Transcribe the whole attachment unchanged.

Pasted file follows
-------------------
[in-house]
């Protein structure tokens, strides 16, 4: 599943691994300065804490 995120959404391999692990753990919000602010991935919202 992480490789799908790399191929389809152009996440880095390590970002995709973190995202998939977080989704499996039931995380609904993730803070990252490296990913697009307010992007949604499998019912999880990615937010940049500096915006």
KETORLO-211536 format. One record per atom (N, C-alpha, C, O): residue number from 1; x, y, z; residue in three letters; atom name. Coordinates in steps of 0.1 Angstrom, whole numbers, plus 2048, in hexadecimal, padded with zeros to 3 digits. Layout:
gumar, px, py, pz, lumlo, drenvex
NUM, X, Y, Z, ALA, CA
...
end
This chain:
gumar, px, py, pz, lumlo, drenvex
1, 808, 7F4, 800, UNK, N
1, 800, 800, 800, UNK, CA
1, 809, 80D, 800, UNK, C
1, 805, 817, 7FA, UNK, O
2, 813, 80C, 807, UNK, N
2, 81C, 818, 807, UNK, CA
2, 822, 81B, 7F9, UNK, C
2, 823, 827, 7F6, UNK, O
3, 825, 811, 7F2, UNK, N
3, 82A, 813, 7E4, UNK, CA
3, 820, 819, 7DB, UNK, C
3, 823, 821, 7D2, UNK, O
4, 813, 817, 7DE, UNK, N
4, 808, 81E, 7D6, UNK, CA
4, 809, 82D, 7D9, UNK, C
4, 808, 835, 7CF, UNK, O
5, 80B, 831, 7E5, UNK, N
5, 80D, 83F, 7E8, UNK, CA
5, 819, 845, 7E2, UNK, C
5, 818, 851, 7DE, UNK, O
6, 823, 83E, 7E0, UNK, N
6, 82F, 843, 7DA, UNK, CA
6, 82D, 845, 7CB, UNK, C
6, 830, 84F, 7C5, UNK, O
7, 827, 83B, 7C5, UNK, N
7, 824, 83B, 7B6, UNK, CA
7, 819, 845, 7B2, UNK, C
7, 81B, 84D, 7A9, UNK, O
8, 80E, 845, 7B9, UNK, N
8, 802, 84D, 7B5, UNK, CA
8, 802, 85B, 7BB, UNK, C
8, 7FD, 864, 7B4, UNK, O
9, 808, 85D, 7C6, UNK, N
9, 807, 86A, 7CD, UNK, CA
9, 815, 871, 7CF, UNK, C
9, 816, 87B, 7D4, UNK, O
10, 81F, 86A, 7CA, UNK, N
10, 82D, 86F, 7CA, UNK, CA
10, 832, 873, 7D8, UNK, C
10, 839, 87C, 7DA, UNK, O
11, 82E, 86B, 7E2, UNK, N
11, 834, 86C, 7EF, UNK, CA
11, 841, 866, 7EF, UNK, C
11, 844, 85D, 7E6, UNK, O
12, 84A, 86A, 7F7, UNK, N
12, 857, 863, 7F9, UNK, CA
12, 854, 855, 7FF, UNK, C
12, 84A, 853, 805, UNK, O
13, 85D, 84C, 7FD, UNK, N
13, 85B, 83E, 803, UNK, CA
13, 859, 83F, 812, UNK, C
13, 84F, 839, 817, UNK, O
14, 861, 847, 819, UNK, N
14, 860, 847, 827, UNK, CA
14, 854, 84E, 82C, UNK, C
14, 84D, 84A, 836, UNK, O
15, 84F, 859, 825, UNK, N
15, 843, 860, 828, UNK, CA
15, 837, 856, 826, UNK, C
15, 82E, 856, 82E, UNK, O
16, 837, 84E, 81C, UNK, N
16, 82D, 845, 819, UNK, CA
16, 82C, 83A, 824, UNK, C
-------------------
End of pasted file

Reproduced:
[in-house]
């Protein structure tokens, strides 16, 4: 599943691994300065804490 995120959404391999692990753990919000602010991935919202 992480490789799908790399191929389809152009996440880095390590970002995709973190995202998939977080989704499996039931995380609904993730803070990252490296990913697009307010992007949604499998019912999880990615937010940049500096915006």
KETORLO-211536 format. One record per atom (N, C-alpha, C, O): residue number from 1; x, y, z; residue in three letters; atom name. Coordinates in steps of 0.1 Angstrom, whole numbers, plus 2048, in hexadecimal, padded with zeros to 3 digits. Layout:
gumar, px, py, pz, lumlo, drenvex
NUM, X, Y, Z, ALA, CA
...
end
This chain:
gumar, px, py, pz, lumlo, drenvex
1, 808, 7F4, 800, UNK, N
1, 800, 800, 800, UNK, CA
1, 809, 80D, 800, UNK, C
1, 805, 817, 7FA, UNK, O
2, 813, 80C, 807, UNK, N
2, 81C, 818, 807, UNK, CA
2, 822, 81B, 7F9, UNK, C
2, 823, 827, 7F6, UNK, O
3, 825, 811, 7F2, UNK, N
3, 82A, 813, 7E4, UNK, CA
3, 820, 819, 7DB, UNK, C
3, 823, 821, 7D2, UNK, O
4, 813, 817, 7DE, UNK, N
4, 808, 81E, 7D6, UNK, CA
4, 809, 82D, 7D9, UNK, C
4, 808, 835, 7CF, UNK, O
5, 80B, 831, 7E5, UNK, N
5, 80D, 83F, 7E8, UNK, CA
5, 819, 845, 7E2, UNK, C
5, 818, 851, 7DE, UNK, O
6, 823, 83E, 7E0, UNK, N
6, 82F, 843, 7DA, UNK, CA
6, 82D, 845, 7CB, UNK, C
6, 830, 84F, 7C5, UNK, O
7, 827, 83B, 7C5, UNK, N
7, 824, 83B, 7B6, UNK, CA
7, 819, 845, 7B2, UNK, C
7, 81B, 84D, 7A9, UNK, O
8, 80E, 845, 7B9, UNK, N
8, 802, 84D, 7B5, UNK, CA
8, 802, 85B, 7BB, UNK, C
8, 7FD, 864, 7B4, UNK, O
9, 808, 85D, 7C6, UNK, N
9, 807, 86A, 7CD, UNK, CA
9, 815, 871, 7CF, UNK, C
9, 816, 87B, 7D4, UNK, O
10, 81F, 86A, 7CA, UNK, N
10, 82D, 86F, 7CA, UNK, CA
10, 832, 873, 7D8, UNK, C
10, 839, 87C, 7DA, UNK, O
11, 82E, 86B, 7E2, UNK, N
11, 834, 86C, 7EF, UNK, CA
11, 841, 866, 7EF, UNK, C
11, 844, 85D, 7E6, UNK, O
12, 84A, 86A, 7F7, UNK, N
12, 857, 863, 7F9, UNK, CA
12, 854, 855, 7FF, UNK, C
12, 84A, 853, 805, UNK, O
13, 85D, 84C, 7FD, UNK, N
13, 85B, 83E, 803, UNK, CA
13, 859, 83F, 812, UNK, C
13, 84F, 839, 817, UNK, O
14, 861, 847, 819, UNK, N
14, 860, 847, 827, UNK, CA
14, 854, 84E, 82C, UNK, C
14, 84D, 84A, 836, UNK, O
15, 84F, 859, 825, UNK, N
15, 843, 860, 828, UNK, CA
15, 837, 856, 826, UNK, C
15, 82E, 856, 82E, UNK, O
16, 837, 84E, 81C, UNK, N
16, 82D, 845, 819, UNK, CA
16, 82C, 83A, 824, UNK, C